Tag Archives: learning

School… a place for learning?

Dewey Quote

From: http://missklohnsclassroom.blogspot.com.eg/2012/10/what-weve-been-up-to.html

It has been a while! Last post – beginning of July. Now, I’m in Egypt and pondering the same questions with new friends!!!

So… How do we bridge the gap between what we know is best and the constraints of the current system that we are in?

A system that is largely dictated by university/college and employer expectations and guidelines as well as parent perspectives on what education/classroom learning SHOULD look like. Is this fair? Can we change this? Is it already changing?

Then, I come across Will Ferriter’s post on a Will Richardson TEDx Talk. Both are worthwhile to spend some time digesting and reflecting on! What resonated to me is the idea that, when something happens that makes us want to learn more… we dive in deep for the sake of our own curiosity. How can we, as educators, create those events that make students want to learn more about what we are TRYING to teach?
We have talked long and often about the disconnect between what we know about how learning best occurs and how we ‘do’ learning. So, let’s work on connecting some of these concepts, within the constraints that we face, as we work on eliminating the constraints.
Here are some concepts we can immediately use to engage our students more (many of these can be hit by developing Project-Based Learning activities – see previous posts on PBL):
  • Make it fun
  • Make it with a real world application
  • Make it relevant to young lives, now
  • Make it social
  • Make it for a real audience
  • Make it challenging
  • Make it from the ideas of our students!
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Motivation… 1-2-3, P-B-L!

From: Race Walk Pictures at https://www.flickr.com/ photos/97321708@N07/ under CC license https://creativecommons.org/  licenses/by-nc-sa/2.0/

From: Race Walk Pictures at https://www.flickr.com/photos/ 97321708@N07/ under CC license https://creativecommons.org/ licenses/by-nc-sa/2.0/

We set the bar high and our students are expected to reach or exceed what might be very challenging heights of academic standards. What if they are just not motivated to try to reach those learning goals?

How do we keep our students motivated as they strive to meet increasingly challenging academic standards?

Actually, “Every student is motivated – just not necessarily in the way teachers hope” (Quate and McDermott, Sept. 2014). Two key factors are (1) helping students feel that teachers are committed to their potential AND (2) “making sure students feel intellectually challenged” (Ibid). When students know you support them and believe in them they are more motivated to do the work. Add to that (3) as many of the factors that go hand-in-hand with Project-Based Learning:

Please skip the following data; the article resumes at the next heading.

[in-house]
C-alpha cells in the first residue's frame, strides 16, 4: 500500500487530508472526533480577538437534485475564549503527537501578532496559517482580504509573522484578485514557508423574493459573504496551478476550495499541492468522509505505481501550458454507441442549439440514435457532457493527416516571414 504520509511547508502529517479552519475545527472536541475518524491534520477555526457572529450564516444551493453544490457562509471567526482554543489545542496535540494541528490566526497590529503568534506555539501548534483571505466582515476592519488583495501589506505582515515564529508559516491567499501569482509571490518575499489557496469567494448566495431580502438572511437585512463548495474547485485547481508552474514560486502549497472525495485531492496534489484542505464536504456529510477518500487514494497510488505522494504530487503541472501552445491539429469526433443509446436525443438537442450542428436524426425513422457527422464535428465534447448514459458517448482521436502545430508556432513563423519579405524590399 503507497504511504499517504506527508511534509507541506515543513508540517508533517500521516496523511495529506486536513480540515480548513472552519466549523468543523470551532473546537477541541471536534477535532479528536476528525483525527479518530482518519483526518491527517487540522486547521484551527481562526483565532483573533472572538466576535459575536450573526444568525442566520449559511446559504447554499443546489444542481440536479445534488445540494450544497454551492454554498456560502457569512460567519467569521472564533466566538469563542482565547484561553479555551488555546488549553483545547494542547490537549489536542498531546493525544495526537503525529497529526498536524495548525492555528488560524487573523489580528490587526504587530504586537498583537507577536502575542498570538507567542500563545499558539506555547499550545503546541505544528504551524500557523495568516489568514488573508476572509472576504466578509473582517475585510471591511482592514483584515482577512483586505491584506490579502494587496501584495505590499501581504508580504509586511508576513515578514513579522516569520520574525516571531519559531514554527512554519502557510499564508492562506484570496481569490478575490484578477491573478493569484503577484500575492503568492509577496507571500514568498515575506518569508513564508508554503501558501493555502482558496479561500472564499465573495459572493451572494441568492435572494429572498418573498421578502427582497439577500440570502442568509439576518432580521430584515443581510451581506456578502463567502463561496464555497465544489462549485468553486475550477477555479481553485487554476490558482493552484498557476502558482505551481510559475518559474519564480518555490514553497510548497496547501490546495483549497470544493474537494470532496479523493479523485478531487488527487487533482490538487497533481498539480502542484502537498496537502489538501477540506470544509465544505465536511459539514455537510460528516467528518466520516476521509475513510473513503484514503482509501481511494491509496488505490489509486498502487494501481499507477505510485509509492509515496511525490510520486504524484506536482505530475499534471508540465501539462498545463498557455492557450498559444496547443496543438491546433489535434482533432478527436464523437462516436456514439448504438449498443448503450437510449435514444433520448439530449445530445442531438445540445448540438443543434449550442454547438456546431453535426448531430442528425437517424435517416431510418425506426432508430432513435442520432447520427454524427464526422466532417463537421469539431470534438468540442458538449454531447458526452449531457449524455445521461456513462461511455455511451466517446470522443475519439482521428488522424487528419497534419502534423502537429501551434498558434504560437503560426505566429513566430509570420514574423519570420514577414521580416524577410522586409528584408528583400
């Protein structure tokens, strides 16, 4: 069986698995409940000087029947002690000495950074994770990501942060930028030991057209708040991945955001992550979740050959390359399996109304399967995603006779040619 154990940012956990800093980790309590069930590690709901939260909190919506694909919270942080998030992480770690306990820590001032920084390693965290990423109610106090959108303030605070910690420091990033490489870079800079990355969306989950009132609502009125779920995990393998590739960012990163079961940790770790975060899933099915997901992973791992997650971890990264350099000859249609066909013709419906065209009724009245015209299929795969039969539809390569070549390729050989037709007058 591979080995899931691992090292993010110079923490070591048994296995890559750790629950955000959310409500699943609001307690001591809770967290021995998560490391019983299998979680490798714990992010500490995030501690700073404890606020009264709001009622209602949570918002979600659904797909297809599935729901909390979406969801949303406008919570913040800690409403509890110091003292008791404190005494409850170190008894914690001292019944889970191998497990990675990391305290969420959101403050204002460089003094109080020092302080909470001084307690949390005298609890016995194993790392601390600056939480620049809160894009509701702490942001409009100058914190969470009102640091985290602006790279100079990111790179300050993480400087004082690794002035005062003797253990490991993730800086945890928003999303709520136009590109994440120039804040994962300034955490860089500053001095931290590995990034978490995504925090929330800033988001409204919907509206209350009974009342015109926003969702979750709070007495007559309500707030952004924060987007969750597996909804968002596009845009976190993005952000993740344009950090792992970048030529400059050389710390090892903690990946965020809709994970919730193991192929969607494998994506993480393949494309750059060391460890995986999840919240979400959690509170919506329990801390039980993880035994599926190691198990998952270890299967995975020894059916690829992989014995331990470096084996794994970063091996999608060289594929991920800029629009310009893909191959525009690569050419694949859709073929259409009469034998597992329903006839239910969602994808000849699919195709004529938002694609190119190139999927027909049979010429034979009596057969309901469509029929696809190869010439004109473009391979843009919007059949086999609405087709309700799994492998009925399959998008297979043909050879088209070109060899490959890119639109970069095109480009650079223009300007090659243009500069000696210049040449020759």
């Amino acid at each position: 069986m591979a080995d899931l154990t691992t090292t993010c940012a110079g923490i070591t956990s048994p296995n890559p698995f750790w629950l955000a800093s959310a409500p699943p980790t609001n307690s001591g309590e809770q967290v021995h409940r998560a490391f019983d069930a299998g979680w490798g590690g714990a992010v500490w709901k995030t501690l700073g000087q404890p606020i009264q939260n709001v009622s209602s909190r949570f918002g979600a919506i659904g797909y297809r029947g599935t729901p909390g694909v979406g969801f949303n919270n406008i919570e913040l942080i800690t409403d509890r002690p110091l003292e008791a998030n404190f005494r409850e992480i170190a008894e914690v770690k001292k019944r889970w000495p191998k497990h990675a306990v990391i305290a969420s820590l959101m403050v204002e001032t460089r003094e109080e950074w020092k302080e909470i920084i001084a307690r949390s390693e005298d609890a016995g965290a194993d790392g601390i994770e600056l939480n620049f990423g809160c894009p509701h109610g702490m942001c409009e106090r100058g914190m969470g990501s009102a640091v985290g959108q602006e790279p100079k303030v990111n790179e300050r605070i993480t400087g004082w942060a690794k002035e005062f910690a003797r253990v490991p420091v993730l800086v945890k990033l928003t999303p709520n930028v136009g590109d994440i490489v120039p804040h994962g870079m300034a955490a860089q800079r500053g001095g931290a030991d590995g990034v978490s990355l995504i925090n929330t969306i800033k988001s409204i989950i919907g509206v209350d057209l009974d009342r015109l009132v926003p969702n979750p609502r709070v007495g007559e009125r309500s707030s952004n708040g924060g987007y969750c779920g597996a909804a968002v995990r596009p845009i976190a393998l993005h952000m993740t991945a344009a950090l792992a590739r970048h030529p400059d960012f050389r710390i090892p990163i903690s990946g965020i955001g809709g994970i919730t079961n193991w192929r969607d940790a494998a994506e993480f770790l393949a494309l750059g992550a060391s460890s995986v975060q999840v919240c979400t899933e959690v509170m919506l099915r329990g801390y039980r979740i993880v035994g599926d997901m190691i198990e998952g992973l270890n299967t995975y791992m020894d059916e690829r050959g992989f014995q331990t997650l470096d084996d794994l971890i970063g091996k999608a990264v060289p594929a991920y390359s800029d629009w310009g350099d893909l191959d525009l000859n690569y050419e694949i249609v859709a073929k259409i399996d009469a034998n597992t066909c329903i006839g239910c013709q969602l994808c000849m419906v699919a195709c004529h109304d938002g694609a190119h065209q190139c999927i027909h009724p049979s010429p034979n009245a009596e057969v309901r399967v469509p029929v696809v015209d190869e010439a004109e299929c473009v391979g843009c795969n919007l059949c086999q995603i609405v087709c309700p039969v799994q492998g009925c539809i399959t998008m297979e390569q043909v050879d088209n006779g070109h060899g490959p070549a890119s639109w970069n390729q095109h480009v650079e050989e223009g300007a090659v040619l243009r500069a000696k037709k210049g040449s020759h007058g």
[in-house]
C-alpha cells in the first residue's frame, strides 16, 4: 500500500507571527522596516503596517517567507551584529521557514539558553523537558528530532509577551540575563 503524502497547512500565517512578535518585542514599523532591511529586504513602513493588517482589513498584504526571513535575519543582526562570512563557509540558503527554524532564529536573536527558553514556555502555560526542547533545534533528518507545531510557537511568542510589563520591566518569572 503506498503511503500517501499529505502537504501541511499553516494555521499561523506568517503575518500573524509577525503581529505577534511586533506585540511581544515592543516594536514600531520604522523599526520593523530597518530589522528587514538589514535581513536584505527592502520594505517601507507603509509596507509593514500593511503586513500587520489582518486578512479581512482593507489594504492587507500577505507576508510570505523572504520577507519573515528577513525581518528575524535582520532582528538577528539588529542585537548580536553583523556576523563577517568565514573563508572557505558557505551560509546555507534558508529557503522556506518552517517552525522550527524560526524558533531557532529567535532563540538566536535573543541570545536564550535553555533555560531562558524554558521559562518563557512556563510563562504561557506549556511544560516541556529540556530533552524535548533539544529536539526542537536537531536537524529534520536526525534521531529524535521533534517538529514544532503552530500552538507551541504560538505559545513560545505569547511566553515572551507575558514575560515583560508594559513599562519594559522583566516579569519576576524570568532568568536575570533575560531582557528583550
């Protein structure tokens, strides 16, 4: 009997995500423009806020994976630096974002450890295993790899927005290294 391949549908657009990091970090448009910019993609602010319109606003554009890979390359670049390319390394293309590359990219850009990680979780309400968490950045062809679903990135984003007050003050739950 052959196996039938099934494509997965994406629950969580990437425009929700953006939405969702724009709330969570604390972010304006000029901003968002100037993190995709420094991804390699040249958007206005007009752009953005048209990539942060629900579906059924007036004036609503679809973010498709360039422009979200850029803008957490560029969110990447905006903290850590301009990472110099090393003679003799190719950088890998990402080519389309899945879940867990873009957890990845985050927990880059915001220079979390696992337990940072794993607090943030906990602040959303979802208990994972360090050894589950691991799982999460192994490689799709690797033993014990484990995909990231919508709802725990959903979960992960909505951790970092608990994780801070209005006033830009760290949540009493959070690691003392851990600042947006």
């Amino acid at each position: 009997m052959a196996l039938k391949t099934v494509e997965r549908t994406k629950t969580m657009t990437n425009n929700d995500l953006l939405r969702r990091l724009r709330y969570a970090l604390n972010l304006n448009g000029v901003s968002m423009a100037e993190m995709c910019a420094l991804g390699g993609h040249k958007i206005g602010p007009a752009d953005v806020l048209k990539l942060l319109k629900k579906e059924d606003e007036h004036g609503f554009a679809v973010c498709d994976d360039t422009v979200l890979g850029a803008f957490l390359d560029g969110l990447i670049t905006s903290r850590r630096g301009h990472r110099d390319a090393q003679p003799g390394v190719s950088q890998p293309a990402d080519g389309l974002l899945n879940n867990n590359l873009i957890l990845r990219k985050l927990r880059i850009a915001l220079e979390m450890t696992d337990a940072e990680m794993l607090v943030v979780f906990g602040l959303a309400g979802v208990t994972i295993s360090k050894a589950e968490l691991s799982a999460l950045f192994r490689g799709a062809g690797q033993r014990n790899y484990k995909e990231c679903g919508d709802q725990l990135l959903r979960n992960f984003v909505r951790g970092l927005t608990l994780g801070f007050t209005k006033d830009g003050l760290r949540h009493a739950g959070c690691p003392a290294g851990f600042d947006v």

1. Give students more voice and choice (still making it teacher-guided, though);
  2. Localize the project (for added relevance and personal connection);
  3. Keep it real (again, in relation to the student, personally);
  4. Launch the project with an entry event;
  5. Emphasize commitment to the team;
  6. Involve outside collaborators;
  7. Have students present their work to a public audience.

(From: John Larmer. “Boosting the Power of Projects.” Educational Leadership Sep. 2014: 42-46. Print.)

Now (1-2-3, P-B-L), we can sustain an environment of motivated learning! For immediately useful links related to PBL see my previous posts, “Stressed out about projects? Here’s a handy checklist!” and “More PBL Resources!

By incorporating Project-Based Learning into our instructional plans we can engage students to a degree that they may not normally have been, in the past. PBL is recognized ” as a way to boost students’ motivation to learn” (Larmer, Sept. 2014). Ideally, our students will happily choose to strive to meet and/or exceed those high standards and we can continue to support their optimum learning!

Sources:

  • Larmer, John. “Boosting the Power of Projects.” Educational Leadership Sep. 2014: 42-46. Print.
  • Quate, Stevi and John McDermott. “The Just-Right Challenge.” Educational Leadership Sep. 2014: 61-65

 

More PBL Resources!

From: Andrew Miller’s post: “Resources for Getting Started With Project-Based Learning”

As y’all know I’m a big fan of Project-Based Learning. I’m also a big fan of Edutopia! Here’s a repost of one of their recent “News” emails…

Edutopia Newsletter

and… http://www.edutopia.org/project-based-learning-getting-started-resources

I highly recommend Edutopia’s Newsletter! Enjoy!!!

Where learning lies…

Collecting data on human learning based on children’s behavior in school is like collecting data on killer whales based on their behavior at Sea World.